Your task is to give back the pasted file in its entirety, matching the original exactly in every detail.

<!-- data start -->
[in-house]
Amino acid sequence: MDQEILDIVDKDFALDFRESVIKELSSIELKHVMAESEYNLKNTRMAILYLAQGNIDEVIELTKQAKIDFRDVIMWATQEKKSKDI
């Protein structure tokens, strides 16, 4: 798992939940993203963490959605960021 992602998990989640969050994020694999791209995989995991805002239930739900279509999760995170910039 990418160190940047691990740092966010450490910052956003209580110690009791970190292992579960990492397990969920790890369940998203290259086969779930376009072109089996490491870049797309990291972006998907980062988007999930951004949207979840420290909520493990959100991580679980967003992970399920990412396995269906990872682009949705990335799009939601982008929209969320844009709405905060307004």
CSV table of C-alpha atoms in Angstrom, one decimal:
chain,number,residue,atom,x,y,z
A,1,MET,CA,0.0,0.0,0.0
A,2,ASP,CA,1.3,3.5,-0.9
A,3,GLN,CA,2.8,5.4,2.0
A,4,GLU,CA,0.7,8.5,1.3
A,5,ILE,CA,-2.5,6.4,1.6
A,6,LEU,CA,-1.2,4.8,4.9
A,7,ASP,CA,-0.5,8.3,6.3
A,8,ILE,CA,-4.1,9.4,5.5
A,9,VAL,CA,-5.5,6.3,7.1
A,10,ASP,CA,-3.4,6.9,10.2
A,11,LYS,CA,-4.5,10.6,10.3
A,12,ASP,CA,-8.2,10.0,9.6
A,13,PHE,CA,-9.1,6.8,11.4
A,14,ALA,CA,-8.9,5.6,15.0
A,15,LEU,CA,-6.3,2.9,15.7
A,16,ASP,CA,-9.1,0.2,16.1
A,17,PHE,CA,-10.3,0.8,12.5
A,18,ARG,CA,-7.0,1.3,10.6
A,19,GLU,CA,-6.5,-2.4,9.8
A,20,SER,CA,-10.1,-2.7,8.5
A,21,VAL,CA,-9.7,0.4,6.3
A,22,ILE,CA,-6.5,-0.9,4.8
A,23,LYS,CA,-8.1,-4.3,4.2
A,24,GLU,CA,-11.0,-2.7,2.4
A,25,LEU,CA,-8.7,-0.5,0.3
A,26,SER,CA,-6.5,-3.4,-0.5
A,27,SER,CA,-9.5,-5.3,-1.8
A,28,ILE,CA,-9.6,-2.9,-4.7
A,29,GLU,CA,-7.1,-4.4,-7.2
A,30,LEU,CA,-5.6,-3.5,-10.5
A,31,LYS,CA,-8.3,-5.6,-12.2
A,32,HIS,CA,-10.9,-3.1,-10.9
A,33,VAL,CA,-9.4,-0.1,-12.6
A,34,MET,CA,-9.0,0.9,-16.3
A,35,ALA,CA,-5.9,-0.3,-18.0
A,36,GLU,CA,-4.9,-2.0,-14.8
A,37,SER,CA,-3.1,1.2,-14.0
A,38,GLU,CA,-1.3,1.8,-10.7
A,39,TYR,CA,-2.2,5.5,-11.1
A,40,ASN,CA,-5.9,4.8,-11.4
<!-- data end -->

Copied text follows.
[in-house]
Amino acid sequence: MDQEILDIVDKDFALDFRESVIKELSSIELKHVMAESEYNLKNTRMAILYLAQGNIDEVIELTKQAKIDFRDVIMWATQEKKSKDI
């Protein structure tokens, strides 16, 4: 798992939940993203963490959605960021 992602998990989640969050994020694999791209995989995991805002239930739900279509999760995170910039 990418160190940047691990740092966010450490910052956003209580110690009791970190292992579960990492397990969920790890369940998203290259086969779930376009072109089996490491870049797309990291972006998907980062988007999930951004949207979840420290909520493990959100991580679980967003992970399920990412396995269906990872682009949705990335799009939601982008929209969320844009709405905060307004």
CSV table of C-alpha atoms in Angstrom, one decimal:
chain,number,residue,atom,x,y,z
A,1,MET,CA,0.0,0.0,0.0
A,2,ASP,CA,1.3,3.5,-0.9
A,3,GLN,CA,2.8,5.4,2.0
A,4,GLU,CA,0.7,8.5,1.3
A,5,ILE,CA,-2.5,6.4,1.6
A,6,LEU,CA,-1.2,4.8,4.9
A,7,ASP,CA,-0.5,8.3,6.3
A,8,ILE,CA,-4.1,9.4,5.5
A,9,VAL,CA,-5.5,6.3,7.1
A,10,ASP,CA,-3.4,6.9,10.2
A,11,LYS,CA,-4.5,10.6,10.3
A,12,ASP,CA,-8.2,10.0,9.6
A,13,PHE,CA,-9.1,6.8,11.4
A,14,ALA,CA,-8.9,5.6,15.0
A,15,LEU,CA,-6.3,2.9,15.7
A,16,ASP,CA,-9.1,0.2,16.1
A,17,PHE,CA,-10.3,0.8,12.5
A,18,ARG,CA,-7.0,1.3,10.6
A,19,GLU,CA,-6.5,-2.4,9.8
A,20,SER,CA,-10.1,-2.7,8.5
A,21,VAL,CA,-9.7,0.4,6.3
A,22,ILE,CA,-6.5,-0.9,4.8
A,23,LYS,CA,-8.1,-4.3,4.2
A,24,GLU,CA,-11.0,-2.7,2.4
A,25,LEU,CA,-8.7,-0.5,0.3
A,26,SER,CA,-6.5,-3.4,-0.5
A,27,SER,CA,-9.5,-5.3,-1.8
A,28,ILE,CA,-9.6,-2.9,-4.7
A,29,GLU,CA,-7.1,-4.4,-7.2
A,30,LEU,CA,-5.6,-3.5,-10.5
A,31,LYS,CA,-8.3,-5.6,-12.2
A,32,HIS,CA,-10.9,-3.1,-10.9
A,33,VAL,CA,-9.4,-0.1,-12.6
A,34,MET,CA,-9.0,0.9,-16.3
A,35,ALA,CA,-5.9,-0.3,-18.0
A,36,GLU,CA,-4.9,-2.0,-14.8
A,37,SER,CA,-3.1,1.2,-14.0
A,38,GLU,CA,-1.3,1.8,-10.7
A,39,TYR,CA,-2.2,5.5,-11.1
A,40,ASN,CA,-5.9,4.8,-11.4